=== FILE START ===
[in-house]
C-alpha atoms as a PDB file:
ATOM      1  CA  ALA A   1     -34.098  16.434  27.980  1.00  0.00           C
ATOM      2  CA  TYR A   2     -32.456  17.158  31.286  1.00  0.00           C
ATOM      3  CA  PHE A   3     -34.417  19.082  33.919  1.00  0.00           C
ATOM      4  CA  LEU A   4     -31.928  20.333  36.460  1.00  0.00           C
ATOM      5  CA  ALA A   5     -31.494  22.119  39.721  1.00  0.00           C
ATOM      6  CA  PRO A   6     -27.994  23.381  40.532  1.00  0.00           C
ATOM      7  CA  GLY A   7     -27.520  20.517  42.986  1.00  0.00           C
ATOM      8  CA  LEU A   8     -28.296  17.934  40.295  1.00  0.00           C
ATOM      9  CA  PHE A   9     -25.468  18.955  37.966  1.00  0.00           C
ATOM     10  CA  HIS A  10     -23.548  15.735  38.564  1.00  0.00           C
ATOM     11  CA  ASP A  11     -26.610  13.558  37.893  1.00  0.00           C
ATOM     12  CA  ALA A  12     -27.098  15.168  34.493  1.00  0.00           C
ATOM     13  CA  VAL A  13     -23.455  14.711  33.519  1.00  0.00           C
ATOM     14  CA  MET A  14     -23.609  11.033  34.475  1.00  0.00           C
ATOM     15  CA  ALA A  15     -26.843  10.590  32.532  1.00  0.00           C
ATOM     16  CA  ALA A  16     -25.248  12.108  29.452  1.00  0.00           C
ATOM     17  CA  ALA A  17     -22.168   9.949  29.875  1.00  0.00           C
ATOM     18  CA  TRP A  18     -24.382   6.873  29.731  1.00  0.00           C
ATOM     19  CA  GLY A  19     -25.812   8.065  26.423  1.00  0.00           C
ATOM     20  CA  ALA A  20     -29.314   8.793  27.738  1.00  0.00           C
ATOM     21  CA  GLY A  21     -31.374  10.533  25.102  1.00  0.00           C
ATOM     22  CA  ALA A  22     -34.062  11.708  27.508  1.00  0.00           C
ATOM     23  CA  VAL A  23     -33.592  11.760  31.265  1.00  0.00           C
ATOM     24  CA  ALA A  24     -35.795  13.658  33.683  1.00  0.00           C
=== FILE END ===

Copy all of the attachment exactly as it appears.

[in-house]
C-alpha atoms as a PDB file:
ATOM      1  CA  ALA A   1     -34.098  16.434  27.980  1.00  0.00           C
ATOM      2  CA  TYR A   2     -32.456  17.158  31.286  1.00  0.00           C
ATOM      3  CA  PHE A   3     -34.417  19.082  33.919  1.00  0.00           C
ATOM      4  CA  LEU A   4     -31.928  20.333  36.460  1.00  0.00           C
ATOM      5  CA  ALA A   5     -31.494  22.119  39.721  1.00  0.00           C
ATOM      6  CA  PRO A   6     -27.994  23.381  40.532  1.00  0.00           C
ATOM      7  CA  GLY A   7     -27.520  20.517  42.986  1.00  0.00           C
ATOM      8  CA  LEU A   8     -28.296  17.934  40.295  1.00  0.00           C
ATOM      9  CA  PHE A   9     -25.468  18.955  37.966  1.00  0.00           C
ATOM     10  CA  HIS A  10     -23.548  15.735  38.564  1.00  0.00           C
ATOM     11  CA  ASP A  11     -26.610  13.558  37.893  1.00  0.00           C
ATOM     12  CA  ALA A  12     -27.098  15.168  34.493  1.00  0.00           C
ATOM     13  CA  VAL A  13     -23.455  14.711  33.519  1.00  0.00           C
ATOM     14  CA  MET A  14     -23.609  11.033  34.475  1.00  0.00           C
ATOM     15  CA  ALA A  15     -26.843  10.590  32.532  1.00  0.00           C
ATOM     16  CA  ALA A  16     -25.248  12.108  29.452  1.00  0.00           C
ATOM     17  CA  ALA A  17     -22.168   9.949  29.875  1.00  0.00           C
ATOM     18  CA  TRP A  18     -24.382   6.873  29.731  1.00  0.00           C
ATOM     19  CA  GLY A  19     -25.812   8.065  26.423  1.00  0.00           C
ATOM     20  CA  ALA A  20     -29.314   8.793  27.738  1.00  0.00           C
ATOM     21  CA  GLY A  21     -31.374  10.533  25.102  1.00  0.00           C
ATOM     22  CA  ALA A  22     -34.062  11.708  27.508  1.00  0.00           C
ATOM     23  CA  VAL A  23     -33.592  11.760  31.265  1.00  0.00           C
ATOM     24  CA  ALA A  24     -35.795  13.658  33.683  1.00  0.00           C